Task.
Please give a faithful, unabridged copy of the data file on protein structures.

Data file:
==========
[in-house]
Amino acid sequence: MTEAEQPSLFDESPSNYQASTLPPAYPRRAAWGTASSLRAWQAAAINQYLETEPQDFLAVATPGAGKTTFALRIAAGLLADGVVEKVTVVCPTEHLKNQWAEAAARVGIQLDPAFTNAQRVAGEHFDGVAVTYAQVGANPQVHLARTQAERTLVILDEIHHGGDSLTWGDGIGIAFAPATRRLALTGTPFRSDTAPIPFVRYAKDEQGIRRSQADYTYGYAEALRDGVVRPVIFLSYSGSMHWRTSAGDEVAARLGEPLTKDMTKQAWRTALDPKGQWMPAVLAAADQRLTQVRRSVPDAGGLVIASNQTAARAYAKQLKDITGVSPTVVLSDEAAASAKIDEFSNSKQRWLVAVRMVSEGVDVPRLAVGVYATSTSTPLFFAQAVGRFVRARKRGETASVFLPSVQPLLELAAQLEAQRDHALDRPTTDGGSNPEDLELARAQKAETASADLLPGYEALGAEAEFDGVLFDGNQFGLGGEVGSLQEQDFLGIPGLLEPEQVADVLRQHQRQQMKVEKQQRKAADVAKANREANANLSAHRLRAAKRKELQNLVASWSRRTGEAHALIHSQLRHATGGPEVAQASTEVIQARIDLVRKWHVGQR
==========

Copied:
[in-house]
Amino acid sequence: MTEAEQPSLFDESPSNYQASTLPPAYPRRAAWGTASSLRAWQAAAINQYLETEPQDFLAVATPGAGKTTFALRIAAGLLADGVVEKVTVVCPTEHLKNQWAEAAARVGIQLDPAFTNAQRVAGEHFDGVAVTYAQVGANPQVHLARTQAERTLVILDEIHHGGDSLTWGDGIGIAFAPATRRLALTGTPFRSDTAPIPFVRYAKDEQGIRRSQADYTYGYAEALRDGVVRPVIFLSYSGSMHWRTSAGDEVAARLGEPLTKDMTKQAWRTALDPKGQWMPAVLAAADQRLTQVRRSVPDAGGLVIASNQTAARAYAKQLKDITGVSPTVVLSDEAAASAKIDEFSNSKQRWLVAVRMVSEGVDVPRLAVGVYATSTSTPLFFAQAVGRFVRARKRGETASVFLPSVQPLLELAAQLEAQRDHALDRPTTDGGSNPEDLELARAQKAETASADLLPGYEALGAEAEFDGVLFDGNQFGLGGEVGSLQEQDFLGIPGLLEPEQVADVLRQHQRQQMKVEKQQRKAADVAKANREANANLSAHRLRAAKRKELQNLVASWSRRTGEAHALIHSQLRHATGGPEVAQASTEVIQARIDLVRKWHVGQR